Tuesday, May 29, 2007

Ethiopian Coffee Ceremony - A Photo Essay

Step 1 - prepare
Step 2 - roast
Step 3 - boil water
Step 4 - grind
Step 5 - scoop
Step 6 - pour
Step 7 - savour
- do all this while burning frankincense on a separate burner (can be seen on the bottom left of the picture below - unfortunately I neglected to take a separate picture)
- generally, a snack like popcorn, nuts or roasted barley is served along with the coffee
- the third cup is considered the luckiest
- fortunately for a non-coffee-drinker such as myself, it's quite acceptable (and even expected) to drink it with lots of sugar
- for some reason (though I never managed to get an explanation as to its significance) there is generally dried grass spread out on the floor or ground where the coffee ceremony takes place. Even the airport coffee shop had grass on the floor.

When you first arrive in Ethiopia, and you tell someone about the things you hope to experience while you're there, if you mention a coffee ceremony, someone will probably look at you a little funny and say "well of COURSE you'll experience a coffee ceremony." It's not something that is out-of-the-ordinary and only done for special occasions. It's done every day. It is their time of connecting with community and family. It's when they catch up on the news of the day with those they care about.

My favourite coffee ceremony moment was fairly late one night, after a very full day, sitting on mats under the star-lit sky, listening to the quiet cacophony of a village going to sleep, and watching the fire glow under the coffee beans. It was too dark for pictures, but I have the memories.

Monday, May 28, 2007

Random bits

I'm at home with a sick child this morning, so my mind has a little time to wander to random places...

- I've been thinking alot about the Ethiopian coffee ceremony lately. It's a beautiful thing, where you watch them "create" rather than simply "brew" your coffee. I'm not a coffee drinker, but when someone roasts the beans over a small fire, grinds them with a well-worn wooden mortar and pestal, and brews your coffee in a elegant yet simple black urn, all while burning frankincense over a separate small fire, of course I couldn't resist. I've been thinking about it, because it was such a simple yet profound example of "anticipation". When we consume the instant meals and instant drinks we're so used to in our culture, we forget the value of anticipation. It's not just in the food we eat either. We want instant entertainment and instant gratification too. I want to concentrate on enjoying the anticipation. Unfortunately, my tendencies toward impatience and laziness get in the way all the time.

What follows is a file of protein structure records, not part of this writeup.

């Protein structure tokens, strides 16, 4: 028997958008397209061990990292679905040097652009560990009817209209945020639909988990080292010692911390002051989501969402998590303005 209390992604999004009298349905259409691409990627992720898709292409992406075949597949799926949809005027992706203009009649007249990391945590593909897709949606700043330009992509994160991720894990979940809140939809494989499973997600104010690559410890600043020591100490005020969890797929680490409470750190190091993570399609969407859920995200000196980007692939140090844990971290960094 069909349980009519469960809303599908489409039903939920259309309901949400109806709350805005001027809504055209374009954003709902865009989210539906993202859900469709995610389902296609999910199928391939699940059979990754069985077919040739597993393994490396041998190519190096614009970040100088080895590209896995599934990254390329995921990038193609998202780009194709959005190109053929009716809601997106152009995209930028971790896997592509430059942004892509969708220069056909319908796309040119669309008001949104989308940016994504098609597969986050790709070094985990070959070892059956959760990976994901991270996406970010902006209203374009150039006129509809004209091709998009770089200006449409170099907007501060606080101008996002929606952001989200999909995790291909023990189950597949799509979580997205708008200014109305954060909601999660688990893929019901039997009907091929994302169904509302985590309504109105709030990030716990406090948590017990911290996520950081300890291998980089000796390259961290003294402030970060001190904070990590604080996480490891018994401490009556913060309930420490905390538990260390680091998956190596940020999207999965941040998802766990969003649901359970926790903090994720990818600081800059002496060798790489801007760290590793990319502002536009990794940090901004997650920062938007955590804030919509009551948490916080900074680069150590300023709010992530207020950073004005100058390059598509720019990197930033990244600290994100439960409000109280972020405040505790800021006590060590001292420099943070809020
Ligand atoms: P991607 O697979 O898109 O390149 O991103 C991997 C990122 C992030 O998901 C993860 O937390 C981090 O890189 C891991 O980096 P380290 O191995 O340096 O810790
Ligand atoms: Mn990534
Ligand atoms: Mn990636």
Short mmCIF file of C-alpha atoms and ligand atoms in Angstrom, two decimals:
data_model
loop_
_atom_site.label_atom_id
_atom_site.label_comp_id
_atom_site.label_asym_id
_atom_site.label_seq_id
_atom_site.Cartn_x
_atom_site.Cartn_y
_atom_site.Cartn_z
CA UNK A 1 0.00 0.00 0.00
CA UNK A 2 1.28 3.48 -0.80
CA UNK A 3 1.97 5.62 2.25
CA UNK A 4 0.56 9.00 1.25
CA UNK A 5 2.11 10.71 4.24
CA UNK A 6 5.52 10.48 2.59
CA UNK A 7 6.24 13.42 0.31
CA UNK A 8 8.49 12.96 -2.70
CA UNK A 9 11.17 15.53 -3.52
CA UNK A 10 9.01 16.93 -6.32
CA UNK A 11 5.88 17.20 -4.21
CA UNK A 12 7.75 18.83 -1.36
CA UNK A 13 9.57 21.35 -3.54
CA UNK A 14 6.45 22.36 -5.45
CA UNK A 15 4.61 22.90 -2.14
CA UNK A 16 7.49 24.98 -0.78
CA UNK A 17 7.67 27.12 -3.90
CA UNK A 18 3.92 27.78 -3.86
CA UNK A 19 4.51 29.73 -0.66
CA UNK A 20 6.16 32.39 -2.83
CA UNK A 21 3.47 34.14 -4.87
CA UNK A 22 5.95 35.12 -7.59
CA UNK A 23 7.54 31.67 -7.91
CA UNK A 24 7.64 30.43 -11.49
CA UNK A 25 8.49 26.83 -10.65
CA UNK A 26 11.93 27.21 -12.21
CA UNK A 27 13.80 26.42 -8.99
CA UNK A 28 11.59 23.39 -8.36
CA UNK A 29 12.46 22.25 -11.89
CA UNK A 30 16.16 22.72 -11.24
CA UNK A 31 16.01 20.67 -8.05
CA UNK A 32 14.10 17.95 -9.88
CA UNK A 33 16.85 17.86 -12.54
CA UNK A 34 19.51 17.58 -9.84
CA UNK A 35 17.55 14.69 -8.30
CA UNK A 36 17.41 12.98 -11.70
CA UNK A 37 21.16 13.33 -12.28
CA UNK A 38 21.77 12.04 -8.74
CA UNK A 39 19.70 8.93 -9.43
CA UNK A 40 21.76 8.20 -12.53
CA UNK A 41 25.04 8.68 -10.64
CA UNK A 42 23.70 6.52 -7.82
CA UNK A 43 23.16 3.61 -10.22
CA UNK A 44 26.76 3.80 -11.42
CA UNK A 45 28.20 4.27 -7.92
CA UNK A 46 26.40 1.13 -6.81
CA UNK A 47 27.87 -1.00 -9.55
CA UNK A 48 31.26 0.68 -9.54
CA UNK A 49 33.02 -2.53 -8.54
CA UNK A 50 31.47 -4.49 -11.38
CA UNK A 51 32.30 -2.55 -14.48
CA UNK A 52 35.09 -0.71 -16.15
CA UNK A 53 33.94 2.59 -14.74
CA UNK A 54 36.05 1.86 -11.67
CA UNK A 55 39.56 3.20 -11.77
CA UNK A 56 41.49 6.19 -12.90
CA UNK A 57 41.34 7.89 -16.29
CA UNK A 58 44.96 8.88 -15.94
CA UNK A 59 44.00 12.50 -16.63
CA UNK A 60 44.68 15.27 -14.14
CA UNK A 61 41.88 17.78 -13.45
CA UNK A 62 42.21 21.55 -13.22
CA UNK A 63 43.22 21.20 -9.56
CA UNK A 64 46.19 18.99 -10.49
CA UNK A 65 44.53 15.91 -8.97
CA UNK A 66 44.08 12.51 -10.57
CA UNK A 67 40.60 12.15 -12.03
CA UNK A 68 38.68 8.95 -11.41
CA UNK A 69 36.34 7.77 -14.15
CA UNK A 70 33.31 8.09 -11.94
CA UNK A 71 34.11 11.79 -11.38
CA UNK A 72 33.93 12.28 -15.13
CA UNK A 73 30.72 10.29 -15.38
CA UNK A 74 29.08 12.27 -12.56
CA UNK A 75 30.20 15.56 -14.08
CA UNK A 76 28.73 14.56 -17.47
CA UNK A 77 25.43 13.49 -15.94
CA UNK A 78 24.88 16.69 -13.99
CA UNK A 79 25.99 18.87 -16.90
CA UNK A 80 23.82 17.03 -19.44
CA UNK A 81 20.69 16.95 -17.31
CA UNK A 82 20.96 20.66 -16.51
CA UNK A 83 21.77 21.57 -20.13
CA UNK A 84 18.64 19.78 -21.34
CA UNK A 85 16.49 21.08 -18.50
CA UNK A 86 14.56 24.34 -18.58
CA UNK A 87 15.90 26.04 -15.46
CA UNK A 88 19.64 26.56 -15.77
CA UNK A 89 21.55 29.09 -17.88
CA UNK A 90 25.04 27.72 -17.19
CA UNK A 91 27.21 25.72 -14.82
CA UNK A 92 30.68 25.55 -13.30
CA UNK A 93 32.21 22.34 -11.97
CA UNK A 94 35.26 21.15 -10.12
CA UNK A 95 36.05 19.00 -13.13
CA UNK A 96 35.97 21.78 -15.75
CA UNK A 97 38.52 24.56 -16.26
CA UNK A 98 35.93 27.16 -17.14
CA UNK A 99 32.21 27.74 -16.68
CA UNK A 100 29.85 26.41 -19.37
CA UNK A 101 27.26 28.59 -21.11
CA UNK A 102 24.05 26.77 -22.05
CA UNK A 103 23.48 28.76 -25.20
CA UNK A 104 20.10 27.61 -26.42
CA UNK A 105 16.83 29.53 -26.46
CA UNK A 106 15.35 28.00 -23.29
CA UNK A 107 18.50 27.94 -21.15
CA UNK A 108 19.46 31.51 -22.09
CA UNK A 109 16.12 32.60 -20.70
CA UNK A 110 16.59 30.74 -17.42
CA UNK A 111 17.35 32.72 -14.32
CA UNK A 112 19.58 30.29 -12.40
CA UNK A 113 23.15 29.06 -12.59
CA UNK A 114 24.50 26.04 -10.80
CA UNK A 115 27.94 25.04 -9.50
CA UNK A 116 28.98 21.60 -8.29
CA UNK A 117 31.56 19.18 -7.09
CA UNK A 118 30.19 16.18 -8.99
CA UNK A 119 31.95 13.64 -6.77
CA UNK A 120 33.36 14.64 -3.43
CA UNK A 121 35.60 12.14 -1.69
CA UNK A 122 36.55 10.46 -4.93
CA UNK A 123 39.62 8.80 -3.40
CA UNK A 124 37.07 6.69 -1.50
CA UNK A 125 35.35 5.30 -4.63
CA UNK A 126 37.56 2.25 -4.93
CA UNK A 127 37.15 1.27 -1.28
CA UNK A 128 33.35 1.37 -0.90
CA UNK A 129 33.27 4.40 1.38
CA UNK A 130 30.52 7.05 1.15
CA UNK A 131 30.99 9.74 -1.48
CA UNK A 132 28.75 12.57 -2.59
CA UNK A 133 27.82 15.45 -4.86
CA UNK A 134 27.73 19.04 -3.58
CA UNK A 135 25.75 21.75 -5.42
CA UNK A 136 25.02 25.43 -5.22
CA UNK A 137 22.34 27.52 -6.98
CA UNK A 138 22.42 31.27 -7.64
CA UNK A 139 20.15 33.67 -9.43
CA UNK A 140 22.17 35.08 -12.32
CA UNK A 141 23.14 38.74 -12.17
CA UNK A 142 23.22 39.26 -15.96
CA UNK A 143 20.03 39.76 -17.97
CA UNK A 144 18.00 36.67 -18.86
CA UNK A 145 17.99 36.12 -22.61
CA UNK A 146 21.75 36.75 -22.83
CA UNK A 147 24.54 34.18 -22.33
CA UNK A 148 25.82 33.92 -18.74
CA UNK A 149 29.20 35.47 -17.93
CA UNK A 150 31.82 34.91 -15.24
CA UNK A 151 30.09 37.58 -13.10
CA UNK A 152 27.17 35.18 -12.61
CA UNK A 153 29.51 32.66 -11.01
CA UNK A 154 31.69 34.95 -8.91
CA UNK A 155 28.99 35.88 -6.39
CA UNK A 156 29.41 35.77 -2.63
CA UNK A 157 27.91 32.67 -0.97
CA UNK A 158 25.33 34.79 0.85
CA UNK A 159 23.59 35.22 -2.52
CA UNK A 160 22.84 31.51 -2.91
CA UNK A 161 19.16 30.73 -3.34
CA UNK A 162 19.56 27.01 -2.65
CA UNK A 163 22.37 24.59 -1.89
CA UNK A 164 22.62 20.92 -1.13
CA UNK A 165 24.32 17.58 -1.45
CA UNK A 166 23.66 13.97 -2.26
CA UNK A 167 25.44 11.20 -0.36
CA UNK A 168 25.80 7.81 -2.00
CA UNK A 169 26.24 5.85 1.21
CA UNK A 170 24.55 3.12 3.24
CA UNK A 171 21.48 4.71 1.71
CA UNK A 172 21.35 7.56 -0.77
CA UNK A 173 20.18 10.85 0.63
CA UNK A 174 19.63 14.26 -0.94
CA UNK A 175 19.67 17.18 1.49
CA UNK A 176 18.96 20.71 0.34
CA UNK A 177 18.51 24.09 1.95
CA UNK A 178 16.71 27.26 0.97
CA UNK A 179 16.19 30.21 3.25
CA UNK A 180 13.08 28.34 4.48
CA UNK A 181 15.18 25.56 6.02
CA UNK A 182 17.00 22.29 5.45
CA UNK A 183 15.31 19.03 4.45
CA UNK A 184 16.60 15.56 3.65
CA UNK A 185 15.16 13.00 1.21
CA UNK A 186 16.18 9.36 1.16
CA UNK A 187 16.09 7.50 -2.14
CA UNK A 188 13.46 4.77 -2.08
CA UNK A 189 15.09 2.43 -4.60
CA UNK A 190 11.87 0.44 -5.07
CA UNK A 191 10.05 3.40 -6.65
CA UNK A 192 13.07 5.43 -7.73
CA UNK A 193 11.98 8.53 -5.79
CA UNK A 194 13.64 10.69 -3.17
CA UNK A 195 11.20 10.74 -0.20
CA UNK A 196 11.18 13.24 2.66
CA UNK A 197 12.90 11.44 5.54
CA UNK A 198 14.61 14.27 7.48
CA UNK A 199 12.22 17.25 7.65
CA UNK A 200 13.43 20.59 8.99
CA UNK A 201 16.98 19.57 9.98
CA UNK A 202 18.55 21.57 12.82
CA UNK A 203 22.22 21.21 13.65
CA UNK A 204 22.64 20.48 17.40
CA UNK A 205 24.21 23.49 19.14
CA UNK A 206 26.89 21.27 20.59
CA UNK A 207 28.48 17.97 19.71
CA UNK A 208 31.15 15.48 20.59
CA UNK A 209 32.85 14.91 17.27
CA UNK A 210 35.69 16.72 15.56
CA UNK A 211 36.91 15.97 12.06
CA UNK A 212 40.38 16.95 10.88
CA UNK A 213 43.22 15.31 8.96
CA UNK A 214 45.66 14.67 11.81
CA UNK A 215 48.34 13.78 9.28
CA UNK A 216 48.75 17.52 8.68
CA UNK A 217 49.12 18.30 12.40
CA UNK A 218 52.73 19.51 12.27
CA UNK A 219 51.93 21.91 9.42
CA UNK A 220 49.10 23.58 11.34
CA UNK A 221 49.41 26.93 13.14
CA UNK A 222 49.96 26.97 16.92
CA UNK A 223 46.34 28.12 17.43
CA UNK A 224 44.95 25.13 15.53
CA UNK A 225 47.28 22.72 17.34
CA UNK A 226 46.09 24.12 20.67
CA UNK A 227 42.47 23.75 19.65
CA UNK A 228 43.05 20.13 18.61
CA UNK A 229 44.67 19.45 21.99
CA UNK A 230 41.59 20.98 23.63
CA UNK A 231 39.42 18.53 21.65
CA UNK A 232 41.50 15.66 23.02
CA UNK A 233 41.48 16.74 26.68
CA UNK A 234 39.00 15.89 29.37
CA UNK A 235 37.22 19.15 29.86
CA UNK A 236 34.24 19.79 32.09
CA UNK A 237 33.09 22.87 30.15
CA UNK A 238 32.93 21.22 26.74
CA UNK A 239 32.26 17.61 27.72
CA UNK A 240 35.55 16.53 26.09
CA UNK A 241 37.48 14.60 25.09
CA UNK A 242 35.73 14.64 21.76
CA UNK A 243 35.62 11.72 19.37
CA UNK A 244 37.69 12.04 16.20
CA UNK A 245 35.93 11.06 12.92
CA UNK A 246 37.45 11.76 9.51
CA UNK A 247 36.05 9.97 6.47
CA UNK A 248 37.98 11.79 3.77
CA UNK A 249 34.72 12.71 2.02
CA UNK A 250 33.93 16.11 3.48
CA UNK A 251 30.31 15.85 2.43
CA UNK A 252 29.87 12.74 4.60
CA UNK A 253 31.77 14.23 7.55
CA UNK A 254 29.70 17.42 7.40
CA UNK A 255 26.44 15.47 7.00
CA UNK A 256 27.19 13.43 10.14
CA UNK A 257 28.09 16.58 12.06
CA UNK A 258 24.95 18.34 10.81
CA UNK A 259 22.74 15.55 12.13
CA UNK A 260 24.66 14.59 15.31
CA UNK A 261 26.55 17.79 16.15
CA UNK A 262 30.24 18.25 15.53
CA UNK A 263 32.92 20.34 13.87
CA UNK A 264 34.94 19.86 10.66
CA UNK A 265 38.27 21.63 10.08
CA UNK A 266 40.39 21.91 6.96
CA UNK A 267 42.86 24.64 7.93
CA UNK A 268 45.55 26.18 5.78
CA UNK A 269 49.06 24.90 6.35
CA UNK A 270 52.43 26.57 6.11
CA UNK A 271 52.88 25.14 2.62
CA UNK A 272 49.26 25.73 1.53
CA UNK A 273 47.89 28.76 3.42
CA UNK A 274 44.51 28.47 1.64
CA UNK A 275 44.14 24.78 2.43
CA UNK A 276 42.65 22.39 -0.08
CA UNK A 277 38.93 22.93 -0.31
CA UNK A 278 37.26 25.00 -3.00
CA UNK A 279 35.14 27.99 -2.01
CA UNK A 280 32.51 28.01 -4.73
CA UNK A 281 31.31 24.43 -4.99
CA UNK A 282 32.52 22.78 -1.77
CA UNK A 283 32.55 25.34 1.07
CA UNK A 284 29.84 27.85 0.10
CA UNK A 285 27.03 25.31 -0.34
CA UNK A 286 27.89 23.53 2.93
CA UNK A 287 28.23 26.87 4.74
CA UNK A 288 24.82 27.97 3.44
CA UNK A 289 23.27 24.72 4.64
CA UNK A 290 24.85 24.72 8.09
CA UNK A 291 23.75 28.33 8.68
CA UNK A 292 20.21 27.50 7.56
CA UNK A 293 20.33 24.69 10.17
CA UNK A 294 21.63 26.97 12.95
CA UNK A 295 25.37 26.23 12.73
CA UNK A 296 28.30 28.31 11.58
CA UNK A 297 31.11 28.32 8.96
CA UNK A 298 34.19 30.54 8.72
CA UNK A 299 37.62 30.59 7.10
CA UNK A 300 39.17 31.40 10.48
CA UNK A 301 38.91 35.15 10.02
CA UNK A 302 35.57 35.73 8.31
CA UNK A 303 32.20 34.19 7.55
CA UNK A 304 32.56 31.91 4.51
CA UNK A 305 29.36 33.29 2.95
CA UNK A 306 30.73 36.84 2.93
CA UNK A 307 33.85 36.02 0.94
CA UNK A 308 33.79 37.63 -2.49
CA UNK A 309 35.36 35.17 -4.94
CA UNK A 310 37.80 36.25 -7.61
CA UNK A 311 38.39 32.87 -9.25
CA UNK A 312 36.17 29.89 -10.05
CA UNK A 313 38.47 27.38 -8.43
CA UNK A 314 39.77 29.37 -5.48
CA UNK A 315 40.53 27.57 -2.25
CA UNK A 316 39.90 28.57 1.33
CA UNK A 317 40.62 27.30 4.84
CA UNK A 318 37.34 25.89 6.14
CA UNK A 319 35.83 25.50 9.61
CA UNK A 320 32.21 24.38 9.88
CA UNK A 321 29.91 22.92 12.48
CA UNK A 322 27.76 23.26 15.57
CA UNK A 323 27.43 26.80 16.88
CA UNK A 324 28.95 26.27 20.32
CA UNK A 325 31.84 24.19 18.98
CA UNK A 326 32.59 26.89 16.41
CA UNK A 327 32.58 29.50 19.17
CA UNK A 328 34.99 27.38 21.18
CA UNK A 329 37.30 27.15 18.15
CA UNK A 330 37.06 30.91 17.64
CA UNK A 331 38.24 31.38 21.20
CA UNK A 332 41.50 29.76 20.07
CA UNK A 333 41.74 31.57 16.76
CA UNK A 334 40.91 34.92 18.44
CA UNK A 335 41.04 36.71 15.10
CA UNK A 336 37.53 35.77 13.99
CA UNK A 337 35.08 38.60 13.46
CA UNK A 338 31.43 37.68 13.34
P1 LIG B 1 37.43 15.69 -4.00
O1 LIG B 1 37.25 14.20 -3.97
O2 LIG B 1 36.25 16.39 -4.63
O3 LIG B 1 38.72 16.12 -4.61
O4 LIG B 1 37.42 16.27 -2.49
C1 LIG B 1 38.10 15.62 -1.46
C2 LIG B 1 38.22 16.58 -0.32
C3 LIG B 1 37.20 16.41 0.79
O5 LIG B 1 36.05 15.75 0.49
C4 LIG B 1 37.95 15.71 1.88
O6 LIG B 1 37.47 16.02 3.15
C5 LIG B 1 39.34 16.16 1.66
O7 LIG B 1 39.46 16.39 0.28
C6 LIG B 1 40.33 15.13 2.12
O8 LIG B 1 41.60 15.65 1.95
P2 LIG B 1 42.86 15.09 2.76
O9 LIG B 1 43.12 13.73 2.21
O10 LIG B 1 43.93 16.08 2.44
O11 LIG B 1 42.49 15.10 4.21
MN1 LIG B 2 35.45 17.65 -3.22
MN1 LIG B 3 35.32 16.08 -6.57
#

- I attended my aunt's wedding this weekend. She is a widow who married a widower who was a close friend of her husband's. I'm happy for her - this particular aunt has been through more pain than most, having lost 2 sons and a husband. A wedding like that takes on a whole new feeling, though, when you have been to a similar wedding where your own mother got married. I think I know a little bit about how their children are feeling. You want so badly for your parents to be happy, and yet you want to stomp your foot on the floor like a four-year-old and whine.
- I taught another leadership workshop this weekend. We've been working through the Leadership Challenge, and this session was on "Inspire a Shared Vision". Someone asked "don't you think it's true that it's virtually impossible to truly give birth to a fully formed vision without stepping away from day to day life for awhile?" Yes, I think that's absolutely true. Just like giving birth to a child, our dreams need to be given time to emerge, even though the birth might be painful. When I was a young child in school, I used to get reprimanded for daydreaming now and then. Now, here I am, teaching a leadership workshop, encouraging adult participants to step away for awhile and do exactly that - daydream. Take THAT, Mrs. S - my daydreaming WASN'T just a waste of time!
- In preparation for the workshop, I re-read parts of The Path, a book about creating your personal mission statement and vision. I first read through that book and did some of the exercises it suggests about a year and a half ago. One of the exercises was to write "a day in the life" of yourself five years in the future. The author says she is always amazed how many people who do that end up very near to their vision five years later. When I re-read my own last week, I was pleasantly surprised that some of my vision has begun to come true. Facilitating this workshop on the weekend was one of the things I'd written in the vision, and in the past year, I've gotten to do several of them for a variety of groups.
- My sister bought a house this weekend. Their househunting process has caused me to reflect on why we ended up in our house. It is far from our "dream" house, but I have come to love it none-the-less. When I was crossing the street toward our house this morning, I had a little memory of the first sighting of this house and why I was drawn to it. We have massive trees all around the house. When they are in the majesty of full foliage (like now, which is right around the time of year we first saw it), the house (an average-sized bungalow) looks dwarfed in the middle. I kinda like that - it makes the creation of man look so insignificant when completely overshadowed by nature.